Burro’s Tail vs Donkey Tail: Description
It can be incredibly difficult to see the differences between a burro’s tail and a donkey tail plant upon first glance. Both burro’s tail and donkey tail plants produce succulent light green leaves that grow along a trailing stem, from top to bottom. They also both produce pinkish flowers in the summertime when the plant has reached maturity. The donkey tail plant and the burro’s tail plant both reach 3-4 feet long, attractively displayed when these tails are left draped or hanging.
However, there is one key difference between these two sedum cultivars, and it lies in the shape of their leaves. The classic donkey tail succulent has leaves that are less compacted compared to the leaves found on the burro’s tail variety of succulent. In addition to them being closer together, the leaves of the burro’s tail plant are oval or bead-shaped compared to the crescent or c shape of the donkey tail succulent. However, these differences are subtle, so take your time telling them apart!
Burro’s Tail vs Donkey Tail: Uses
Prized for their appearance, burro’s tail and donkey tail are often used interchangeably from each other. These trailing succulents are used primarily as houseplants or outdoor garden accents, but you may want to consider the burro’s tail over the donkey tail if you want your plants to be a bit more stable and less likely to break. While both of these succulent varieties are fragile, the uniquely compacted way in which the burro’s tail grows may give you more stability compared to the fragile donkey tail overall.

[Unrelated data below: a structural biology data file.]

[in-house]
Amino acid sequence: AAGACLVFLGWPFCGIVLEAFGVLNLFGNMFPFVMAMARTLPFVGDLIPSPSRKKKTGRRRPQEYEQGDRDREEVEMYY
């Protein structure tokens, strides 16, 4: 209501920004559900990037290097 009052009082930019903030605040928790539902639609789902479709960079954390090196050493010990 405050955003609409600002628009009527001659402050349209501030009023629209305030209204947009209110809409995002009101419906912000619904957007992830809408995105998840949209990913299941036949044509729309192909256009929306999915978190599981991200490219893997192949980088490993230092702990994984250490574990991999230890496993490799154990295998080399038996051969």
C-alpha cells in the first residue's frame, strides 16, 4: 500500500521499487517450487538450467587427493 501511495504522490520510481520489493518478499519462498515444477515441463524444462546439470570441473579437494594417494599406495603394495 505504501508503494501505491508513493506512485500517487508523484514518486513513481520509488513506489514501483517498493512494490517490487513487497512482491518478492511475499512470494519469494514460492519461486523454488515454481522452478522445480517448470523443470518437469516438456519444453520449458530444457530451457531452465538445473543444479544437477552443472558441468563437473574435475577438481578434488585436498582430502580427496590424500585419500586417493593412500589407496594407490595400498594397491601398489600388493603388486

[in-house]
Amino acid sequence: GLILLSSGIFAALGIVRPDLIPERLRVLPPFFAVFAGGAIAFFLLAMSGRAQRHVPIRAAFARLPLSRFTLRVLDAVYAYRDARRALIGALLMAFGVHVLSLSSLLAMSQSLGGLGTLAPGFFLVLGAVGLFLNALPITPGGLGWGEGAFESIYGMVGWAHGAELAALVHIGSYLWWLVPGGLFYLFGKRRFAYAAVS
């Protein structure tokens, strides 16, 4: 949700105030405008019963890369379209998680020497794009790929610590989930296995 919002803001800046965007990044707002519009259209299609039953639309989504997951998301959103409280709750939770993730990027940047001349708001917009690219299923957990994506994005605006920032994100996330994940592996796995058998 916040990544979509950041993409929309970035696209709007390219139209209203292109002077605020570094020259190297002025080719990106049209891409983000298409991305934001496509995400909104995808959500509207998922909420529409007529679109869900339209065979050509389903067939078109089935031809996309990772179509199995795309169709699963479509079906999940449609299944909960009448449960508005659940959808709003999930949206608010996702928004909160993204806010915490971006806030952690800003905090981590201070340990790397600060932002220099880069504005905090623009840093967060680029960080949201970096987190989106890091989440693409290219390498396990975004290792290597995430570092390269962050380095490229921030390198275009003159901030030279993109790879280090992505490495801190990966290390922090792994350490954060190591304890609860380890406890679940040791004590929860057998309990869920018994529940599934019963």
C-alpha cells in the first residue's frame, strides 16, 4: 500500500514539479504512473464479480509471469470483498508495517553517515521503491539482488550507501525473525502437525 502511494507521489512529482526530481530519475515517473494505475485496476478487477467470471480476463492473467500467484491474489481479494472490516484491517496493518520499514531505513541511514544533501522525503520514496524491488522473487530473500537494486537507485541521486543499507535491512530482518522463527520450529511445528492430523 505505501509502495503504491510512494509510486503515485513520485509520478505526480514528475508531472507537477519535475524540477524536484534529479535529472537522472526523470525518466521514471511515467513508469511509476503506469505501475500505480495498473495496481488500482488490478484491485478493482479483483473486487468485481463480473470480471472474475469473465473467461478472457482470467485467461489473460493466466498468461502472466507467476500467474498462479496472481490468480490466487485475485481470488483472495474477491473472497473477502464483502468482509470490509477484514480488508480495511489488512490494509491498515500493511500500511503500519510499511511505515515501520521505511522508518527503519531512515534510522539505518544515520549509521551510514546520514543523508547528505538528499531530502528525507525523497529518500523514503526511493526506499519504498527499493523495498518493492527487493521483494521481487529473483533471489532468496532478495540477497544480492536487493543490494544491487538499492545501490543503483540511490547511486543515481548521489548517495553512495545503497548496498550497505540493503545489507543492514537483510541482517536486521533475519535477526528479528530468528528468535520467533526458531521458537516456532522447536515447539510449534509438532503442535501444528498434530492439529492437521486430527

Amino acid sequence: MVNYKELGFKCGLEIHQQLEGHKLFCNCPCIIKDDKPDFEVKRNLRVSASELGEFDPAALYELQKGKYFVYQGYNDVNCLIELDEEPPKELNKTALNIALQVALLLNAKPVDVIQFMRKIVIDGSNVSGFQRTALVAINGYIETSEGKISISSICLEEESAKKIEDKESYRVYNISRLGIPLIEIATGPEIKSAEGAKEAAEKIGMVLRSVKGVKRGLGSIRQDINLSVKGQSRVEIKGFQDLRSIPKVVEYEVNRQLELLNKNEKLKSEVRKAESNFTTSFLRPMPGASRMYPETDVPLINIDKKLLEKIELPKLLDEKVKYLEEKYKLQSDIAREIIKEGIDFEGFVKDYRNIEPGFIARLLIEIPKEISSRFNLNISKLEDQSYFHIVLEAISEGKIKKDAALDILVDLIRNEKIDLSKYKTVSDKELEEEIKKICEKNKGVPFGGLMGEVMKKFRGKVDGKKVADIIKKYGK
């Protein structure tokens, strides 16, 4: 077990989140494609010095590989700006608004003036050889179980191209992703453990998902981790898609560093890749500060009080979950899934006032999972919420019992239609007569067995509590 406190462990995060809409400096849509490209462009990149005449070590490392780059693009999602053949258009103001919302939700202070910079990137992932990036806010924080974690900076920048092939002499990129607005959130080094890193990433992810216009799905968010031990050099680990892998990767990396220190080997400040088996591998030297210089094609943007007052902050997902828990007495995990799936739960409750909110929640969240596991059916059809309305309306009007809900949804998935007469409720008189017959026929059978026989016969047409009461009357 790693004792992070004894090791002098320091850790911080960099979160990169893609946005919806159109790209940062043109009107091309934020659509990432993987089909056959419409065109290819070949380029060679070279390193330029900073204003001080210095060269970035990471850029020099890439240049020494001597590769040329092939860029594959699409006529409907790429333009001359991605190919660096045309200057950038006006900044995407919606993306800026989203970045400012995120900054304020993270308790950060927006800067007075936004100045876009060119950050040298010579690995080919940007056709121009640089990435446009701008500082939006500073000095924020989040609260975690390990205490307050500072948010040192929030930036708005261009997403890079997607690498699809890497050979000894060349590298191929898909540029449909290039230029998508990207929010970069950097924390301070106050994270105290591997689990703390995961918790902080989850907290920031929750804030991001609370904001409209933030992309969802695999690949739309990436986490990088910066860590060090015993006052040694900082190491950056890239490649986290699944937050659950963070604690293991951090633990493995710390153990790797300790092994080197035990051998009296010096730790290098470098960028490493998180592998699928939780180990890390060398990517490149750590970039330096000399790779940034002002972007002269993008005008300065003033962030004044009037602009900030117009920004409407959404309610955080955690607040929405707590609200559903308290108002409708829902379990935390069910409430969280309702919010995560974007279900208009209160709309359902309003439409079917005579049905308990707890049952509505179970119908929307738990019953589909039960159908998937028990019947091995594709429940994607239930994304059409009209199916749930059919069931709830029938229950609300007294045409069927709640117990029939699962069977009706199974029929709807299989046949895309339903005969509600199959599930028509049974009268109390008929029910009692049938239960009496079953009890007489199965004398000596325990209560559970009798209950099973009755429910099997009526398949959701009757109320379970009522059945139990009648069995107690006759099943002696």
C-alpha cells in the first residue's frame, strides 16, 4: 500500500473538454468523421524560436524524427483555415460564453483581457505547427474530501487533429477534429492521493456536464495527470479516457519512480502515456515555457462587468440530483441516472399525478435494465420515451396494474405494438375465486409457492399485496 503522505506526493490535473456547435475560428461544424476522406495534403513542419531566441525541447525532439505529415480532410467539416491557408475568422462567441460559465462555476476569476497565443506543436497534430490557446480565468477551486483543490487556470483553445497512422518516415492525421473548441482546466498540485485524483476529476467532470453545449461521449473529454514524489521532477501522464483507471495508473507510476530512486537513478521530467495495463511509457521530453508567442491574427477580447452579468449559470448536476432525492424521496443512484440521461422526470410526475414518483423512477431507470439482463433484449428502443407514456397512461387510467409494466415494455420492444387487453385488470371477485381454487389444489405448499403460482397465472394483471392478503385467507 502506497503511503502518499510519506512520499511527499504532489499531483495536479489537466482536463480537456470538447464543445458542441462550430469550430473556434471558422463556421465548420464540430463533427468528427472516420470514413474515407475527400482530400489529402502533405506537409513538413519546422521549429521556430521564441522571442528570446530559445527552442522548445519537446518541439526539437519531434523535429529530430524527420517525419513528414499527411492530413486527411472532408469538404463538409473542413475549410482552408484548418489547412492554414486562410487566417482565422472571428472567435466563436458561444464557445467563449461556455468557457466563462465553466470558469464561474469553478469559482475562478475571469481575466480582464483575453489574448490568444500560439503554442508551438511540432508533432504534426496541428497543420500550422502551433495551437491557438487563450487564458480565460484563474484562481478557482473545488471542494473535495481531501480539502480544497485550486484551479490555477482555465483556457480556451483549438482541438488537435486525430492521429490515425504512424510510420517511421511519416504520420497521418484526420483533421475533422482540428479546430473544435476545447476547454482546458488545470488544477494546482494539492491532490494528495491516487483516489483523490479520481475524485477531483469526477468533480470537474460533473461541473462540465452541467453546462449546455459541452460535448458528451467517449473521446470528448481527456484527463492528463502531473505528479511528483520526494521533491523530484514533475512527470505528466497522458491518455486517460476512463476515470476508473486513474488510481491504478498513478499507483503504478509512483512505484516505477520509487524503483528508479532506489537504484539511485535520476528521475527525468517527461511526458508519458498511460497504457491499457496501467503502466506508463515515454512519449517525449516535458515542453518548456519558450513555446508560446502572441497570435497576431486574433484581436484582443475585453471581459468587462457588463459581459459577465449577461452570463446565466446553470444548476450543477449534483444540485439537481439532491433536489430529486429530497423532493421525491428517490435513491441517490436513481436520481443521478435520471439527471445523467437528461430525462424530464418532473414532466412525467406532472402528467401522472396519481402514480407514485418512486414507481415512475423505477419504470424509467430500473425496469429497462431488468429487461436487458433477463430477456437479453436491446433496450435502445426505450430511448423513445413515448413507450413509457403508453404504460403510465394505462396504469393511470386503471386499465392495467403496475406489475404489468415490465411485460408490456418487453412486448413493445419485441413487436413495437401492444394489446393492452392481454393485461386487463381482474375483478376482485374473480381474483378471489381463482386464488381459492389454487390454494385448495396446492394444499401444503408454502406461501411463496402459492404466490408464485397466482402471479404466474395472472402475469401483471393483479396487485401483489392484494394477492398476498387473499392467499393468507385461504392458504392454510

Burro’s Tail vs Donkey Tail: Origin and How to Grow
Both of these similar succulent species originated in Mexico, trailing off of cliff sides and thriving in arid regions. However, the donkey tail was originally discovered and popularized in the 1930s, while the burro’s tail variety of this particular succulent was discovered in the 1970s. They both grow in the same way, preferring bright sunlight and a soil mixture with plenty of drainage.
Burro’s Tail vs Donkey Tail: Name Origins
The name origins of both burro’s tail and donkey tail are fairly obvious, given the way in which this plant grows. The delicate trailing stems and leaves resemble horse tails, or donkey tails, often giving this plant its colloquial names. Both of these varieties are also named interchangeably from one another, and you may find that many experts consider them the same plant!
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- Report of a wild population of Sedum morganianum E. Walther (Crassulaceae), Available here: http://www.scielo.org.mx/scielo.php?pid=S0187-71512010000200003&script=sci_abstract&tlng=en
- Notes on Sedum burrito Moran and S. morganianum E.Walther (Crassulaceae) and reinstatement of S. burrito, Available here: https://bioone.org/journals/bradleya/volume-2019/issue-37/brad.n37.2019.a10/Notes-on-iSedum-burrito-i-Moran-and-iS-morganianum-i/10.25223/brad.n37.2019.a10.short